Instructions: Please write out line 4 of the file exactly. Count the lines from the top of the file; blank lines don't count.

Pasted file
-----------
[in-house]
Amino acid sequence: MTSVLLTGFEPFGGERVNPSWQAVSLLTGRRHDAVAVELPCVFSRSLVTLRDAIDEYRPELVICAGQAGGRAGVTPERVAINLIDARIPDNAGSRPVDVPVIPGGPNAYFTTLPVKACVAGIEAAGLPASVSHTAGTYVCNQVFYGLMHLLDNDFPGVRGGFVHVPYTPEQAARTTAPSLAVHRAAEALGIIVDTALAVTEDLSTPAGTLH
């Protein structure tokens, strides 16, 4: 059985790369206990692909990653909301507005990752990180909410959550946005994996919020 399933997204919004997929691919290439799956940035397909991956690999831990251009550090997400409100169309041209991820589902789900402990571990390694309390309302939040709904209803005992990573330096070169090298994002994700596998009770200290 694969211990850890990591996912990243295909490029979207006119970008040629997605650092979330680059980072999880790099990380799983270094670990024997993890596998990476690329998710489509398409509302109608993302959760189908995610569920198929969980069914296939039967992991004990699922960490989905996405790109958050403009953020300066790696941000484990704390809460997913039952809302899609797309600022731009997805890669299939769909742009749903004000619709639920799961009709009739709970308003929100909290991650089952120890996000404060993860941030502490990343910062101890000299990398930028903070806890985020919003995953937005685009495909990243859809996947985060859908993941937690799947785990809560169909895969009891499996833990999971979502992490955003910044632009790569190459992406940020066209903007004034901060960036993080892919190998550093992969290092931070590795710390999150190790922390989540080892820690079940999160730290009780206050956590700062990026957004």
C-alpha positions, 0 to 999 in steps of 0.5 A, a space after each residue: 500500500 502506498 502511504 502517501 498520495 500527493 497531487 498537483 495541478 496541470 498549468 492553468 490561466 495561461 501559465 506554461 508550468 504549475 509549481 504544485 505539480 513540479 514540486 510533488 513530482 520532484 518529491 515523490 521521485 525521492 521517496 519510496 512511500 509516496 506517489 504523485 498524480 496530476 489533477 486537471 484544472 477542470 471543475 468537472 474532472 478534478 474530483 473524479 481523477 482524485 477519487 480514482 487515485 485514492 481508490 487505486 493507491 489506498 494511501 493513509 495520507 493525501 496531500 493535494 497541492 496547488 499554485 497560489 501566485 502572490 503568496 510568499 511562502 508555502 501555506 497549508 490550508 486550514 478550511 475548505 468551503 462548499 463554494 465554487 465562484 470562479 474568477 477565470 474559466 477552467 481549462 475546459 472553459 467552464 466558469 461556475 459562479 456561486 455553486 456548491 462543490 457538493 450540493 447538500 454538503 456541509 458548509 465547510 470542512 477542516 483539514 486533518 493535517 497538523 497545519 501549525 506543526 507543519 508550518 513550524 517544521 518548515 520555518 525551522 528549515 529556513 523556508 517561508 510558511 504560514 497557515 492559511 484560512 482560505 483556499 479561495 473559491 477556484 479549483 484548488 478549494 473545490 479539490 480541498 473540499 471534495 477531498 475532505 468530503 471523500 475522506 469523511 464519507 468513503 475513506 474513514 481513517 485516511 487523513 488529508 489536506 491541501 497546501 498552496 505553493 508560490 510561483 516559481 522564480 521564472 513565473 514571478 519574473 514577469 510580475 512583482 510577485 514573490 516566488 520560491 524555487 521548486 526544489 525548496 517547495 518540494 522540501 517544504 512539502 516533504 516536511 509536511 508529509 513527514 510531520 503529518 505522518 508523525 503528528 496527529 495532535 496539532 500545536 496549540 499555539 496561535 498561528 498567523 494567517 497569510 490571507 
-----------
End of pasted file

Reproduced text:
C-alpha positions, 0 to 999 in steps of 0.5 A, a space after each residue: 500500500 502506498 502511504 502517501 498520495 500527493 497531487 498537483 495541478 496541470 498549468 492553468 490561466 495561461 501559465 506554461 508550468 504549475 509549481 504544485 505539480 513540479 514540486 510533488 513530482 520532484 518529491 515523490 521521485 525521492 521517496 519510496 512511500 509516496 506517489 504523485 498524480 496530476 489533477 486537471 484544472 477542470 471543475 468537472 474532472 478534478 474530483 473524479 481523477 482524485 477519487 480514482 487515485 485514492 481508490 487505486 493507491 489506498 494511501 493513509 495520507 493525501 496531500 493535494 497541492 496547488 499554485 497560489 501566485 502572490 503568496 510568499 511562502 508555502 501555506 497549508 490550508 486550514 478550511 475548505 468551503 462548499 463554494 465554487 465562484 470562479 474568477 477565470 474559466 477552467 481549462 475546459 472553459 467552464 466558469 461556475 459562479 456561486 455553486 456548491 462543490 457538493 450540493 447538500 454538503 456541509 458548509 465547510 470542512 477542516 483539514 486533518 493535517 497538523 497545519 501549525 506543526 507543519 508550518 513550524 517544521 518548515 520555518 525551522 528549515 529556513 523556508 517561508 510558511 504560514 497557515 492559511 484560512 482560505 483556499 479561495 473559491 477556484 479549483 484548488 478549494 473545490 479539490 480541498 473540499 471534495 477531498 475532505 468530503 471523500 475522506 469523511 464519507 468513503 475513506 474513514 481513517 485516511 487523513 488529508 489536506 491541501 497546501 498552496 505553493 508560490 510561483 516559481 522564480 521564472 513565473 514571478 519574473 514577469 510580475 512583482 510577485 514573490 516566488 520560491 524555487 521548486 526544489 525548496 517547495 518540494 522540501 517544504 512539502 516533504 516536511 509536511 508529509 513527514 510531520 503529518 505522518 508523525 503528528 496527529 495532535 496539532 500545536 496549540 499555539 496561535 498561528 498567523 494567517 497569510 490571507 